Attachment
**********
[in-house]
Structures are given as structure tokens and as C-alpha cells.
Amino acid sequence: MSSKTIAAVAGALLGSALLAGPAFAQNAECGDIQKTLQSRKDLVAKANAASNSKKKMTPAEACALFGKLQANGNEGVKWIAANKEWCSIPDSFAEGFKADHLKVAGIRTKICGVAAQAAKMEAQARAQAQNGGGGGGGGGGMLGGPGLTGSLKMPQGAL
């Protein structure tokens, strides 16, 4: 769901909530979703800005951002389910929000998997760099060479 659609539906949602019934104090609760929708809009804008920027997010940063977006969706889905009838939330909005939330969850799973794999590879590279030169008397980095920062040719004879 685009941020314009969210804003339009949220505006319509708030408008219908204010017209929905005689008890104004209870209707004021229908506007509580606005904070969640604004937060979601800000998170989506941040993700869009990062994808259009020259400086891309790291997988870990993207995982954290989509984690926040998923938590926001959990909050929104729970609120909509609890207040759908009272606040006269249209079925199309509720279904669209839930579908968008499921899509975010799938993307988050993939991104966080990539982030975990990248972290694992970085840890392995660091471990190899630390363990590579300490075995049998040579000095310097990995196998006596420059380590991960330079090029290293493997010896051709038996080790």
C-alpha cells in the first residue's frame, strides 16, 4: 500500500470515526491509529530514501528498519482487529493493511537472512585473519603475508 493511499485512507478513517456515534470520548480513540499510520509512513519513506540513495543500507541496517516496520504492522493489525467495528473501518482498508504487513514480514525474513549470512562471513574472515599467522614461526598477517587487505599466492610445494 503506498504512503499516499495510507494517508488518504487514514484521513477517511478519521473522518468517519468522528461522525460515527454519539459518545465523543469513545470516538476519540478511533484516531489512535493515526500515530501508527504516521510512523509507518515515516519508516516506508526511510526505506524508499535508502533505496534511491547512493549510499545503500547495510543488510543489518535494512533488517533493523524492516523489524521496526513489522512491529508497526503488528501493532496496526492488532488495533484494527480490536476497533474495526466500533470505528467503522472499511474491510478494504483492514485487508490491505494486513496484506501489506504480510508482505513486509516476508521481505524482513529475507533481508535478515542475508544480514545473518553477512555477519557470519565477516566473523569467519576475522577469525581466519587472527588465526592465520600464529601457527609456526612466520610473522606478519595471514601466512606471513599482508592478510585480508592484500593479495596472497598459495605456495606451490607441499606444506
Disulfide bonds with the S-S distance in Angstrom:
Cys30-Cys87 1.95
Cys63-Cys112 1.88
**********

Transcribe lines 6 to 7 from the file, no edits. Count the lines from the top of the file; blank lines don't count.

Disulfide bonds with the S-S distance in Angstrom:
Cys30-Cys87 1.95